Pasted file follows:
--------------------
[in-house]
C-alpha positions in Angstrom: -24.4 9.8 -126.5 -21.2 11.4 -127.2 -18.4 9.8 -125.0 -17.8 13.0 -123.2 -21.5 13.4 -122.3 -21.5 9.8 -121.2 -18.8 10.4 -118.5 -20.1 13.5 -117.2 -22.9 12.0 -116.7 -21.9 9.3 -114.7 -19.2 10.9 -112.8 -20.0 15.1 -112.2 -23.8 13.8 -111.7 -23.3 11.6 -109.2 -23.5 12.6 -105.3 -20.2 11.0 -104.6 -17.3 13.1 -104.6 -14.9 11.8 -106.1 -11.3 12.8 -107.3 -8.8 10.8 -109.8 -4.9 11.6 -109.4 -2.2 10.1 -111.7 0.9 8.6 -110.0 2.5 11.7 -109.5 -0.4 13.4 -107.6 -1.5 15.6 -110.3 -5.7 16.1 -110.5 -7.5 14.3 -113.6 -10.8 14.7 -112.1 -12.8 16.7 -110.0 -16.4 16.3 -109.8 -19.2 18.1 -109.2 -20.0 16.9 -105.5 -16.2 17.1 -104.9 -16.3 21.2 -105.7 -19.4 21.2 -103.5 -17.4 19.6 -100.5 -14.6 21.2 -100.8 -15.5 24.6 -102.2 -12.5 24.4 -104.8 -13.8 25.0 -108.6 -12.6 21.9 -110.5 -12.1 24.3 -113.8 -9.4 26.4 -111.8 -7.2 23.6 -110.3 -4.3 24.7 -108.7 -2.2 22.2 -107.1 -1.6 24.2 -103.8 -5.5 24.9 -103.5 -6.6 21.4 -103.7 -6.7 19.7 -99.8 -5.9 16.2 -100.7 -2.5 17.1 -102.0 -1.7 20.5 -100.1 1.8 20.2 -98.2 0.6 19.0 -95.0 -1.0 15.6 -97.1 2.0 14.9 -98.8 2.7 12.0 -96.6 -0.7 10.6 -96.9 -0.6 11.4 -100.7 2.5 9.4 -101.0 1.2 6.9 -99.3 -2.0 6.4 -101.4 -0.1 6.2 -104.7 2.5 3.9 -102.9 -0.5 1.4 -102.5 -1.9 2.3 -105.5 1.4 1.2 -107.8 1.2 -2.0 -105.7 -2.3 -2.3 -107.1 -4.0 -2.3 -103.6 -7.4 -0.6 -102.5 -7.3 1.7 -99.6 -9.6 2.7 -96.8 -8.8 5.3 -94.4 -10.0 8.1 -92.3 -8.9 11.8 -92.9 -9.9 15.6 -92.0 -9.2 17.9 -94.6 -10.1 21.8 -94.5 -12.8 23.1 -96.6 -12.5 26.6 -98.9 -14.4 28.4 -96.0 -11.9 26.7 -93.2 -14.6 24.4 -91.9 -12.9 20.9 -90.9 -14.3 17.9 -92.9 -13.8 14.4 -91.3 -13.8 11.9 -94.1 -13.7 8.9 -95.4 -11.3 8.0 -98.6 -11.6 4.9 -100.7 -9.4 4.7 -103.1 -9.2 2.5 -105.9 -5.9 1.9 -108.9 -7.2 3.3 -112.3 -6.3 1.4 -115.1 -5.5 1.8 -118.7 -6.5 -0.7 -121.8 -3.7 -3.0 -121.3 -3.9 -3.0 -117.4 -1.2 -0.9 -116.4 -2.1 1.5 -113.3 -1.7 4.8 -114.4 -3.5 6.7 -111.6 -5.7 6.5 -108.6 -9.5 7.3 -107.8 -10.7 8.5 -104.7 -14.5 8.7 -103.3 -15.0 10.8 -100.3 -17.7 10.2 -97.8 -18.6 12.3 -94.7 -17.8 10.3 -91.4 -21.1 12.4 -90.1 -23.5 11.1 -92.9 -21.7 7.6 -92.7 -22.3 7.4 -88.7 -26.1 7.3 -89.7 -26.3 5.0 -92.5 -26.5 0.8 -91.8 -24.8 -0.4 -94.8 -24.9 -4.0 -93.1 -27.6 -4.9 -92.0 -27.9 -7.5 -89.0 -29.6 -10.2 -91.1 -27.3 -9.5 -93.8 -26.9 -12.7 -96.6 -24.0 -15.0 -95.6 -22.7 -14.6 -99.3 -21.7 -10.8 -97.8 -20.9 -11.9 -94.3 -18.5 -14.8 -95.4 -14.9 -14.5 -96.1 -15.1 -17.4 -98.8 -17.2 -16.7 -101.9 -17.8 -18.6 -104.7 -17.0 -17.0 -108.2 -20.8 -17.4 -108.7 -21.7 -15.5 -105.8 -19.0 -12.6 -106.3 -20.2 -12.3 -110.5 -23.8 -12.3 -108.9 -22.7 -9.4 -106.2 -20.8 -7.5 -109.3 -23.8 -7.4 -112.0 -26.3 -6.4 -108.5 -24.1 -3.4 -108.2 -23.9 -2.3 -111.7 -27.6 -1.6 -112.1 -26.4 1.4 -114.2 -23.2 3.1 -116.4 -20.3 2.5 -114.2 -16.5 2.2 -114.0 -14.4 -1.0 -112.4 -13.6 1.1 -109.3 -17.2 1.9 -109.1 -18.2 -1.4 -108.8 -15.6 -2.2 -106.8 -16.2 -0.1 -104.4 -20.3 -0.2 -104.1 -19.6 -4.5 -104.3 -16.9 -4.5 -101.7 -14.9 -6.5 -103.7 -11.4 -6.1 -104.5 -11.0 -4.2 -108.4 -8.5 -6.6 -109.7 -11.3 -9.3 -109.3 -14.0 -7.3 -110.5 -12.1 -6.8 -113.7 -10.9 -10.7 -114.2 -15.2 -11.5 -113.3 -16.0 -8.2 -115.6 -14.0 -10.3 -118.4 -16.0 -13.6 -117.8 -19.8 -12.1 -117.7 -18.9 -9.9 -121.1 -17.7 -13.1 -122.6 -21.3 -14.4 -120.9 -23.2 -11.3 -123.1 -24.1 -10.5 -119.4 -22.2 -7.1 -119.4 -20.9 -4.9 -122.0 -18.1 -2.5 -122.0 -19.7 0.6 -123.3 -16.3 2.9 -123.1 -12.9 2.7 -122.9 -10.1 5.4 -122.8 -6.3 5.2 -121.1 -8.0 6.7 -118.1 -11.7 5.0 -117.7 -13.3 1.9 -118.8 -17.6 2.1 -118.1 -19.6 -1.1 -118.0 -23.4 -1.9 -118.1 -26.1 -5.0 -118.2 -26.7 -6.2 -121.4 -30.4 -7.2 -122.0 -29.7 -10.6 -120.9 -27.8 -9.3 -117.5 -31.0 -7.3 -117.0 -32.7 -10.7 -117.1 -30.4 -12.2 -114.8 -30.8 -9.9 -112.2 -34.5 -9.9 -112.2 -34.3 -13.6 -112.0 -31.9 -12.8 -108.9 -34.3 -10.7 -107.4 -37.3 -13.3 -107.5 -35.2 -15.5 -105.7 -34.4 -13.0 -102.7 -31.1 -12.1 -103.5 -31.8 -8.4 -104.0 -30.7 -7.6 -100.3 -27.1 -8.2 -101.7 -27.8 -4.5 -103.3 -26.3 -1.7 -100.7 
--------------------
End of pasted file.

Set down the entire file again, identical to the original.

[in-house]
C-alpha positions in Angstrom: -24.4 9.8 -126.5 -21.2 11.4 -127.2 -18.4 9.8 -125.0 -17.8 13.0 -123.2 -21.5 13.4 -122.3 -21.5 9.8 -121.2 -18.8 10.4 -118.5 -20.1 13.5 -117.2 -22.9 12.0 -116.7 -21.9 9.3 -114.7 -19.2 10.9 -112.8 -20.0 15.1 -112.2 -23.8 13.8 -111.7 -23.3 11.6 -109.2 -23.5 12.6 -105.3 -20.2 11.0 -104.6 -17.3 13.1 -104.6 -14.9 11.8 -106.1 -11.3 12.8 -107.3 -8.8 10.8 -109.8 -4.9 11.6 -109.4 -2.2 10.1 -111.7 0.9 8.6 -110.0 2.5 11.7 -109.5 -0.4 13.4 -107.6 -1.5 15.6 -110.3 -5.7 16.1 -110.5 -7.5 14.3 -113.6 -10.8 14.7 -112.1 -12.8 16.7 -110.0 -16.4 16.3 -109.8 -19.2 18.1 -109.2 -20.0 16.9 -105.5 -16.2 17.1 -104.9 -16.3 21.2 -105.7 -19.4 21.2 -103.5 -17.4 19.6 -100.5 -14.6 21.2 -100.8 -15.5 24.6 -102.2 -12.5 24.4 -104.8 -13.8 25.0 -108.6 -12.6 21.9 -110.5 -12.1 24.3 -113.8 -9.4 26.4 -111.8 -7.2 23.6 -110.3 -4.3 24.7 -108.7 -2.2 22.2 -107.1 -1.6 24.2 -103.8 -5.5 24.9 -103.5 -6.6 21.4 -103.7 -6.7 19.7 -99.8 -5.9 16.2 -100.7 -2.5 17.1 -102.0 -1.7 20.5 -100.1 1.8 20.2 -98.2 0.6 19.0 -95.0 -1.0 15.6 -97.1 2.0 14.9 -98.8 2.7 12.0 -96.6 -0.7 10.6 -96.9 -0.6 11.4 -100.7 2.5 9.4 -101.0 1.2 6.9 -99.3 -2.0 6.4 -101.4 -0.1 6.2 -104.7 2.5 3.9 -102.9 -0.5 1.4 -102.5 -1.9 2.3 -105.5 1.4 1.2 -107.8 1.2 -2.0 -105.7 -2.3 -2.3 -107.1 -4.0 -2.3 -103.6 -7.4 -0.6 -102.5 -7.3 1.7 -99.6 -9.6 2.7 -96.8 -8.8 5.3 -94.4 -10.0 8.1 -92.3 -8.9 11.8 -92.9 -9.9 15.6 -92.0 -9.2 17.9 -94.6 -10.1 21.8 -94.5 -12.8 23.1 -96.6 -12.5 26.6 -98.9 -14.4 28.4 -96.0 -11.9 26.7 -93.2 -14.6 24.4 -91.9 -12.9 20.9 -90.9 -14.3 17.9 -92.9 -13.8 14.4 -91.3 -13.8 11.9 -94.1 -13.7 8.9 -95.4 -11.3 8.0 -98.6 -11.6 4.9 -100.7 -9.4 4.7 -103.1 -9.2 2.5 -105.9 -5.9 1.9 -108.9 -7.2 3.3 -112.3 -6.3 1.4 -115.1 -5.5 1.8 -118.7 -6.5 -0.7 -121.8 -3.7 -3.0 -121.3 -3.9 -3.0 -117.4 -1.2 -0.9 -116.4 -2.1 1.5 -113.3 -1.7 4.8 -114.4 -3.5 6.7 -111.6 -5.7 6.5 -108.6 -9.5 7.3 -107.8 -10.7 8.5 -104.7 -14.5 8.7 -103.3 -15.0 10.8 -100.3 -17.7 10.2 -97.8 -18.6 12.3 -94.7 -17.8 10.3 -91.4 -21.1 12.4 -90.1 -23.5 11.1 -92.9 -21.7 7.6 -92.7 -22.3 7.4 -88.7 -26.1 7.3 -89.7 -26.3 5.0 -92.5 -26.5 0.8 -91.8 -24.8 -0.4 -94.8 -24.9 -4.0 -93.1 -27.6 -4.9 -92.0 -27.9 -7.5 -89.0 -29.6 -10.2 -91.1 -27.3 -9.5 -93.8 -26.9 -12.7 -96.6 -24.0 -15.0 -95.6 -22.7 -14.6 -99.3 -21.7 -10.8 -97.8 -20.9 -11.9 -94.3 -18.5 -14.8 -95.4 -14.9 -14.5 -96.1 -15.1 -17.4 -98.8 -17.2 -16.7 -101.9 -17.8 -18.6 -104.7 -17.0 -17.0 -108.2 -20.8 -17.4 -108.7 -21.7 -15.5 -105.8 -19.0 -12.6 -106.3 -20.2 -12.3 -110.5 -23.8 -12.3 -108.9 -22.7 -9.4 -106.2 -20.8 -7.5 -109.3 -23.8 -7.4 -112.0 -26.3 -6.4 -108.5 -24.1 -3.4 -108.2 -23.9 -2.3 -111.7 -27.6 -1.6 -112.1 -26.4 1.4 -114.2 -23.2 3.1 -116.4 -20.3 2.5 -114.2 -16.5 2.2 -114.0 -14.4 -1.0 -112.4 -13.6 1.1 -109.3 -17.2 1.9 -109.1 -18.2 -1.4 -108.8 -15.6 -2.2 -106.8 -16.2 -0.1 -104.4 -20.3 -0.2 -104.1 -19.6 -4.5 -104.3 -16.9 -4.5 -101.7 -14.9 -6.5 -103.7 -11.4 -6.1 -104.5 -11.0 -4.2 -108.4 -8.5 -6.6 -109.7 -11.3 -9.3 -109.3 -14.0 -7.3 -110.5 -12.1 -6.8 -113.7 -10.9 -10.7 -114.2 -15.2 -11.5 -113.3 -16.0 -8.2 -115.6 -14.0 -10.3 -118.4 -16.0 -13.6 -117.8 -19.8 -12.1 -117.7 -18.9 -9.9 -121.1 -17.7 -13.1 -122.6 -21.3 -14.4 -120.9 -23.2 -11.3 -123.1 -24.1 -10.5 -119.4 -22.2 -7.1 -119.4 -20.9 -4.9 -122.0 -18.1 -2.5 -122.0 -19.7 0.6 -123.3 -16.3 2.9 -123.1 -12.9 2.7 -122.9 -10.1 5.4 -122.8 -6.3 5.2 -121.1 -8.0 6.7 -118.1 -11.7 5.0 -117.7 -13.3 1.9 -118.8 -17.6 2.1 -118.1 -19.6 -1.1 -118.0 -23.4 -1.9 -118.1 -26.1 -5.0 -118.2 -26.7 -6.2 -121.4 -30.4 -7.2 -122.0 -29.7 -10.6 -120.9 -27.8 -9.3 -117.5 -31.0 -7.3 -117.0 -32.7 -10.7 -117.1 -30.4 -12.2 -114.8 -30.8 -9.9 -112.2 -34.5 -9.9 -112.2 -34.3 -13.6 -112.0 -31.9 -12.8 -108.9 -34.3 -10.7 -107.4 -37.3 -13.3 -107.5 -35.2 -15.5 -105.7 -34.4 -13.0 -102.7 -31.1 -12.1 -103.5 -31.8 -8.4 -104.0 -30.7 -7.6 -100.3 -27.1 -8.2 -101.7 -27.8 -4.5 -103.3 -26.3 -1.7 -100.7 